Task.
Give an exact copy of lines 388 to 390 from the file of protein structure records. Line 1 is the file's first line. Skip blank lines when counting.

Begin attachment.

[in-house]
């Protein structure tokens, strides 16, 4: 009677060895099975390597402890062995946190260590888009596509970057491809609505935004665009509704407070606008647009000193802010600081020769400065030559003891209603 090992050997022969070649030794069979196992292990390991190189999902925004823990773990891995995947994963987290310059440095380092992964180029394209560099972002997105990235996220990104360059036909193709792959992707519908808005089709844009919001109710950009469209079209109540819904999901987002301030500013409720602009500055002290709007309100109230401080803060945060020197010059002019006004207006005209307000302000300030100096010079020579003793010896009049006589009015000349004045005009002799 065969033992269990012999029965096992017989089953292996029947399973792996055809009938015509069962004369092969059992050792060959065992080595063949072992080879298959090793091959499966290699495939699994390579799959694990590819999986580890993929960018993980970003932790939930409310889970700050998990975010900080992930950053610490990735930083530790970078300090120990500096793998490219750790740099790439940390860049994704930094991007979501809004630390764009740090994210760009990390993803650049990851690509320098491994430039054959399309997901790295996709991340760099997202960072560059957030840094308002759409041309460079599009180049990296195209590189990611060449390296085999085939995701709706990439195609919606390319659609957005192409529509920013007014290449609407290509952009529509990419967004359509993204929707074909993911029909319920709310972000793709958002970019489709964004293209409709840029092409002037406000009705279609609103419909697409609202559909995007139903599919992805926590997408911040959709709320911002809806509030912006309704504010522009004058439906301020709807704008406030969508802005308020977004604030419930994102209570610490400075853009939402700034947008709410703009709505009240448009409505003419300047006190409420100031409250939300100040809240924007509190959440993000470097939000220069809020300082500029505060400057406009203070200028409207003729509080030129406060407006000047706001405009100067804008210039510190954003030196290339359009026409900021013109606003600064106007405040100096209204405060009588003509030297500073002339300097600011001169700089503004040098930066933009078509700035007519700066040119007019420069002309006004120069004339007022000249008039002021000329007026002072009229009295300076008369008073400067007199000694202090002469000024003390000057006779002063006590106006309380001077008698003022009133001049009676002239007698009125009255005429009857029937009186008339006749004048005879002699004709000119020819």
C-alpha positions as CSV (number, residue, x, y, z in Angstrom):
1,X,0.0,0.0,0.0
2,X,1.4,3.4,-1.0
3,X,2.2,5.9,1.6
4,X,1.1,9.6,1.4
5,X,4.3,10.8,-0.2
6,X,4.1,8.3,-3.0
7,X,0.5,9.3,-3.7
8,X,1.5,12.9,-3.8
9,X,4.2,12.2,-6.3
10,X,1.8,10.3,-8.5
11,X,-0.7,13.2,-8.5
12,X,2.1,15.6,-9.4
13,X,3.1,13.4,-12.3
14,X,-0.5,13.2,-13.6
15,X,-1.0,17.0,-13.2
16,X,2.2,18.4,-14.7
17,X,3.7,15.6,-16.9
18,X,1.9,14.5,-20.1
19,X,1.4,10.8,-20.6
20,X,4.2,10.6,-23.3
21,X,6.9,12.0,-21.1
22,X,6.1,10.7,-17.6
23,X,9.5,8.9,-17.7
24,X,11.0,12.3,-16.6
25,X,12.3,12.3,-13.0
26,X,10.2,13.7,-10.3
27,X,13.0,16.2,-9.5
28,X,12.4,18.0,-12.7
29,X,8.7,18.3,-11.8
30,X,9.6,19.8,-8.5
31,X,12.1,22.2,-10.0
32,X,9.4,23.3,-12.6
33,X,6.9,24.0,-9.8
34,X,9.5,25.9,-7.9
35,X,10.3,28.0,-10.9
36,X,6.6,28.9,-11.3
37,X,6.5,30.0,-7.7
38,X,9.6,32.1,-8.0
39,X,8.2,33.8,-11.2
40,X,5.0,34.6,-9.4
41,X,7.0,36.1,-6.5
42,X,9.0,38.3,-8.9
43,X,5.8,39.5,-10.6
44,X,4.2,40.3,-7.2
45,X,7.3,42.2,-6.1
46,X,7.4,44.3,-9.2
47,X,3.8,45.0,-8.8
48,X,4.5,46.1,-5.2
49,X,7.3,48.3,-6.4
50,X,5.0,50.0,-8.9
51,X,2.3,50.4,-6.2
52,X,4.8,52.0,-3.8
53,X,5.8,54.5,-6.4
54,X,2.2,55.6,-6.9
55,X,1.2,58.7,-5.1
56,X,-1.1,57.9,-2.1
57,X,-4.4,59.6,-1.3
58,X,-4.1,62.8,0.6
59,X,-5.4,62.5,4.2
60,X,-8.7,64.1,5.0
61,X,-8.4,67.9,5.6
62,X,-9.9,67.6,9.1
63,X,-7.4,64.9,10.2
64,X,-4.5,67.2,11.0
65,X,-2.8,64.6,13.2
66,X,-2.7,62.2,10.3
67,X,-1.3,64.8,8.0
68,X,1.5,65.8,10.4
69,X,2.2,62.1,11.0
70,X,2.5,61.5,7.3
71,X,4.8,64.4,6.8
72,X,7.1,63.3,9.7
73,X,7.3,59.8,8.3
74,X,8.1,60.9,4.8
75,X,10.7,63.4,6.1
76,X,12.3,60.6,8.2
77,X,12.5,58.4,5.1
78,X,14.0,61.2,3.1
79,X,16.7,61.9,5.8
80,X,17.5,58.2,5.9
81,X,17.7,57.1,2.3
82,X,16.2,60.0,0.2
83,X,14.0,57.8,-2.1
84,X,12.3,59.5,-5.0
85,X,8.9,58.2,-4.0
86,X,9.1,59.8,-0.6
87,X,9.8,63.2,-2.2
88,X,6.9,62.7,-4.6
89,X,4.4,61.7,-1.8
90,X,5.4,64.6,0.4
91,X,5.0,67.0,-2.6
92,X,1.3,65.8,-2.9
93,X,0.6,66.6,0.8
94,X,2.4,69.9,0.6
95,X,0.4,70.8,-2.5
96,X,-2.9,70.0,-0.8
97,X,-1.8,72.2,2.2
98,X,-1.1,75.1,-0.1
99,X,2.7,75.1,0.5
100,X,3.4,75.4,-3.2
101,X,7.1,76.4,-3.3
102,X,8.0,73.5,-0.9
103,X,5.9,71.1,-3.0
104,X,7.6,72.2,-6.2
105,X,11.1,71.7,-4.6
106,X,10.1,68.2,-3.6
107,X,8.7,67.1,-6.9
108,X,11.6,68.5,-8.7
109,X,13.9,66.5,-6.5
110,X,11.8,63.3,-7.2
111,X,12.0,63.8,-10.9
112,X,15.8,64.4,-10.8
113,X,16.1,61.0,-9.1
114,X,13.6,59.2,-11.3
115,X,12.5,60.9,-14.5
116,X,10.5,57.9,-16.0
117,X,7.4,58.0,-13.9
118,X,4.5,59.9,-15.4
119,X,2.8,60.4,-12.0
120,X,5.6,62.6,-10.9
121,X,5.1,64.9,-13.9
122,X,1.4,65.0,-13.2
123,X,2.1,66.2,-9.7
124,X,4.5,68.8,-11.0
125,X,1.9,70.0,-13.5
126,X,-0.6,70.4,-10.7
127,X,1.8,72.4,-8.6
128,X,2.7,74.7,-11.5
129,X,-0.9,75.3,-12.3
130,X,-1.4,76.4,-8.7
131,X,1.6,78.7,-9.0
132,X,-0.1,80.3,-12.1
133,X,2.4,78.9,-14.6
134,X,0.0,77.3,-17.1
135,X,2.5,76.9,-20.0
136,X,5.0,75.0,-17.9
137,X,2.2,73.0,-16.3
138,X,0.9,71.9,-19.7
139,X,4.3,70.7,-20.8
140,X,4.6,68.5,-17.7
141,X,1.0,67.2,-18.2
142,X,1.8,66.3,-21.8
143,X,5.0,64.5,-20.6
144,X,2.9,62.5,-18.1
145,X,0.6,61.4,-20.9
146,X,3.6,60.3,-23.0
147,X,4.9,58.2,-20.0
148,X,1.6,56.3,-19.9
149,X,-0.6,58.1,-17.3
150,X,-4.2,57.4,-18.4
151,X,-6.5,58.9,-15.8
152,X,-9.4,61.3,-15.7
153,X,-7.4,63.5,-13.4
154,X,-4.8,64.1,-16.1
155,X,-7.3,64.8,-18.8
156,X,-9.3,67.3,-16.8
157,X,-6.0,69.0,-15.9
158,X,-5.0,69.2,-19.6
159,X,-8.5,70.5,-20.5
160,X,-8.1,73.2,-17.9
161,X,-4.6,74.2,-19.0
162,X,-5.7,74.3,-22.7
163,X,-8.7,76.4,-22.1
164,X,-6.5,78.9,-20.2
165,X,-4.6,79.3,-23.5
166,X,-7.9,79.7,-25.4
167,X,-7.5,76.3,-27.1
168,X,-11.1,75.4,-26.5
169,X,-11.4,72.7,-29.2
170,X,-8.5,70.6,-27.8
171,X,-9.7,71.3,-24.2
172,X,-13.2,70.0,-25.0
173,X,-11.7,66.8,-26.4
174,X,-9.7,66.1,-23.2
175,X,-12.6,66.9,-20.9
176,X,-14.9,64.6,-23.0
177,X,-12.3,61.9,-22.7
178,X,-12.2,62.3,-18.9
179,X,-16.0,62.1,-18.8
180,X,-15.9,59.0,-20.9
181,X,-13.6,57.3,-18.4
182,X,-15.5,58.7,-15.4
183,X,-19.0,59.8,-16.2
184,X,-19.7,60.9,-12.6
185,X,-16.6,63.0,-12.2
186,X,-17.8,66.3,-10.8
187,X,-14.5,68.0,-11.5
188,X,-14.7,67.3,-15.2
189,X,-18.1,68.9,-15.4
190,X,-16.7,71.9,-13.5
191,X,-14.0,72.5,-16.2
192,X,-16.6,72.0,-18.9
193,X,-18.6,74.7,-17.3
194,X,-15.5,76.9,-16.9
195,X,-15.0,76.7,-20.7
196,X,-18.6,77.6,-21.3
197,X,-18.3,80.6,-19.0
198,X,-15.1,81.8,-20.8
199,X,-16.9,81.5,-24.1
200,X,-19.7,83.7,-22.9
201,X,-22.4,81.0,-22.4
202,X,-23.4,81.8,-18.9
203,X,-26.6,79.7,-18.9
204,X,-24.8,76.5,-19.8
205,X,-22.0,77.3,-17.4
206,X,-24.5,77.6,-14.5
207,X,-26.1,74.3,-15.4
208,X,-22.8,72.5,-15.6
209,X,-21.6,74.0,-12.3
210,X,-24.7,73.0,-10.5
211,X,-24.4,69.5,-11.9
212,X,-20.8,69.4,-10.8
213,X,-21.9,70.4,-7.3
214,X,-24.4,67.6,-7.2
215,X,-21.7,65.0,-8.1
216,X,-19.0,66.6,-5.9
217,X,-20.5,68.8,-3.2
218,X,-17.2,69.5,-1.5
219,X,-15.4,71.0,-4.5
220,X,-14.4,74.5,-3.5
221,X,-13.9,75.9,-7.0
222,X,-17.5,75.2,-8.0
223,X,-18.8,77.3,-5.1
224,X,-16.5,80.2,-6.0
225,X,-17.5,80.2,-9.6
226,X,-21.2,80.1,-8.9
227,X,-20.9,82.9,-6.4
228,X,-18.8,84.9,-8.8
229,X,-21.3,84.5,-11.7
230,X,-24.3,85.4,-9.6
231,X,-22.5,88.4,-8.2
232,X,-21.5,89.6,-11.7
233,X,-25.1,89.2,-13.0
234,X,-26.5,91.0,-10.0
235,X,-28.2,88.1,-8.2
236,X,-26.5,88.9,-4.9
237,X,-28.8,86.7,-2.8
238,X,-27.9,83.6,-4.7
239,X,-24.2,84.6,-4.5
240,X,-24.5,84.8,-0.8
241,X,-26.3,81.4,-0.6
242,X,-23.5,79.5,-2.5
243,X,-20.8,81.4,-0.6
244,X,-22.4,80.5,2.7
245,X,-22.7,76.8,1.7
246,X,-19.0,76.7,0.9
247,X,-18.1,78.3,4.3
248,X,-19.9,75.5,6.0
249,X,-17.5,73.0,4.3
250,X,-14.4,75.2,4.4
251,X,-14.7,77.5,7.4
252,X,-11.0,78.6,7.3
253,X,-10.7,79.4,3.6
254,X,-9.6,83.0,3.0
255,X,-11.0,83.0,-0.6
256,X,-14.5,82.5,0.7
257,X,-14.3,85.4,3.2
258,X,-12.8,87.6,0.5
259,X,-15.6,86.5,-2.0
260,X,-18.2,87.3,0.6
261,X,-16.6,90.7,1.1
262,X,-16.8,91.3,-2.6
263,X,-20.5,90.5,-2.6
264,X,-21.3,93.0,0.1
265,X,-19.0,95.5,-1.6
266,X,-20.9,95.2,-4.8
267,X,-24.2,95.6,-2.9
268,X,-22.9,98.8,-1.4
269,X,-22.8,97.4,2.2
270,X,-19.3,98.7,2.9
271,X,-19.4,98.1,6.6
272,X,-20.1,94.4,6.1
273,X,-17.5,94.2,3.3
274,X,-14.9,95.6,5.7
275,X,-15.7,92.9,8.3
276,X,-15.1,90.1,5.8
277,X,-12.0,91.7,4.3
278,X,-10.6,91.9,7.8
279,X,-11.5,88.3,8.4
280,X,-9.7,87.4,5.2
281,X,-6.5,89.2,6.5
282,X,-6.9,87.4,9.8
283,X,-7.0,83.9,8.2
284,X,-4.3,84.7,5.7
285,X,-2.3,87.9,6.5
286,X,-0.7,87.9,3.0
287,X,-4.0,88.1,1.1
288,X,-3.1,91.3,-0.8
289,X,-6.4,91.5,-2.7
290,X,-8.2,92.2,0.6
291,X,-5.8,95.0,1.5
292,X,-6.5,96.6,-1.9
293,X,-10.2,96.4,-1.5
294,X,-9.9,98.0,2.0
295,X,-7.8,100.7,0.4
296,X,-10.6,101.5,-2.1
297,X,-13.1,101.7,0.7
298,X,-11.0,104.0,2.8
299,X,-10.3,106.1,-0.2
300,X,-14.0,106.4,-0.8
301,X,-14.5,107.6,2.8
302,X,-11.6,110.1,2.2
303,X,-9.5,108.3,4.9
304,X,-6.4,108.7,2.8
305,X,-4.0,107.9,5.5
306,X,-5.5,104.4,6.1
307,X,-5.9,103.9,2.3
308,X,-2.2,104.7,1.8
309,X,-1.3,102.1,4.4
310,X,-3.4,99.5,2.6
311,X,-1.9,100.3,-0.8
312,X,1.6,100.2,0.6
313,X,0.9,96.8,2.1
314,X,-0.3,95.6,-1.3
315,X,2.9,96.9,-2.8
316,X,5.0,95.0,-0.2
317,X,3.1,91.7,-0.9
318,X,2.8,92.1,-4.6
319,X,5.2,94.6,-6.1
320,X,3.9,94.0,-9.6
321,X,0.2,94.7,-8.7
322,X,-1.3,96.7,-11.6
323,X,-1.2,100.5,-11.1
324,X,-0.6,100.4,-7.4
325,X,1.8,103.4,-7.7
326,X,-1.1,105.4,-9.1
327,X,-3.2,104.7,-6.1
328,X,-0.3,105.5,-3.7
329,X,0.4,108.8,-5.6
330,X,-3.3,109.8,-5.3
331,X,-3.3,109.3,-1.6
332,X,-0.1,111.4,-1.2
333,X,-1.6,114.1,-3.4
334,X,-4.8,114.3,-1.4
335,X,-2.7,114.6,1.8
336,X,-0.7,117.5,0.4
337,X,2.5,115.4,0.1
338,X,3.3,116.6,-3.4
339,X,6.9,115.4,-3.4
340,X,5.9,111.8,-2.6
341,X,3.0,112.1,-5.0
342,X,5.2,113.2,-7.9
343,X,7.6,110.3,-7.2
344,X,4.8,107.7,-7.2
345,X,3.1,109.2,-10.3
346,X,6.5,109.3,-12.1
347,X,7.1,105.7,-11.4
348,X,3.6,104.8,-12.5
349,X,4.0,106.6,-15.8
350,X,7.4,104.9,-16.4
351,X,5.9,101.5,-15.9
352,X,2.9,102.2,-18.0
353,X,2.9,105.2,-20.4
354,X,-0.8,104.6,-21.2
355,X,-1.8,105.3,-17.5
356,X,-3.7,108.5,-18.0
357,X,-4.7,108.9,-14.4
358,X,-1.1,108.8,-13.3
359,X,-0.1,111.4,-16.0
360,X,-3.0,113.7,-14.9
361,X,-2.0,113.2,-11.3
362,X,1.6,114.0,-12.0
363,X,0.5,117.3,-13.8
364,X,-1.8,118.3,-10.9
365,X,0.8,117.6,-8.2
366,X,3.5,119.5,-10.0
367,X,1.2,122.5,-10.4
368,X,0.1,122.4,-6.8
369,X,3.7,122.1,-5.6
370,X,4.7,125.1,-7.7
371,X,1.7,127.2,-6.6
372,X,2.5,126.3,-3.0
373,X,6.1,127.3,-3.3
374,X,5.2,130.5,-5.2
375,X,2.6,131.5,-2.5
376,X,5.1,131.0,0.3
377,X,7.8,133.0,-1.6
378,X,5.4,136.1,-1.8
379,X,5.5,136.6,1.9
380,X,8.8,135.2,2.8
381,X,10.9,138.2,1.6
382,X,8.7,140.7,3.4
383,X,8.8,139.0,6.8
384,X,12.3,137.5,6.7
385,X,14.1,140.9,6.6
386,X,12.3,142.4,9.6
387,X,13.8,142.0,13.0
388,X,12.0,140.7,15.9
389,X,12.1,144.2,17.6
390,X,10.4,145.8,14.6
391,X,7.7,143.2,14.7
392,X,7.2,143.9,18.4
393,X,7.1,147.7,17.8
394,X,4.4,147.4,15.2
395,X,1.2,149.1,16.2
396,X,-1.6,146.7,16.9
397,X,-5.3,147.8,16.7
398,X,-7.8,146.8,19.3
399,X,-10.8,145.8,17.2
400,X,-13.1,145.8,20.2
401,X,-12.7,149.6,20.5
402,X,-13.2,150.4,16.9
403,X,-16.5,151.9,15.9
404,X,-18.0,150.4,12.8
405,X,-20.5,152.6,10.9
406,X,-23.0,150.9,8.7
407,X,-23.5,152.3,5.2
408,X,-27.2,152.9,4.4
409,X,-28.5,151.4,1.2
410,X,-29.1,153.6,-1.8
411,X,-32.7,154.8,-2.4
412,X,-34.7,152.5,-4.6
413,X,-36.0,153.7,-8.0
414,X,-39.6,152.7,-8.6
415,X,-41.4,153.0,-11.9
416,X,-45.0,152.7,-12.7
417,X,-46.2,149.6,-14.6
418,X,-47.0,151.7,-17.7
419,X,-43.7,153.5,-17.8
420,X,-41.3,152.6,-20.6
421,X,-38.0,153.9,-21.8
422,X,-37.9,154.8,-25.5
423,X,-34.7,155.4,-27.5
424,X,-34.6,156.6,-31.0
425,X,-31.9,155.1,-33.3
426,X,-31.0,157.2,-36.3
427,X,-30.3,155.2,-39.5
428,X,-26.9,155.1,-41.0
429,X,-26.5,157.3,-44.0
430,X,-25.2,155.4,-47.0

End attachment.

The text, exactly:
385,X,14.1,140.9,6.6
386,X,12.3,142.4,9.6
387,X,13.8,142.0,13.0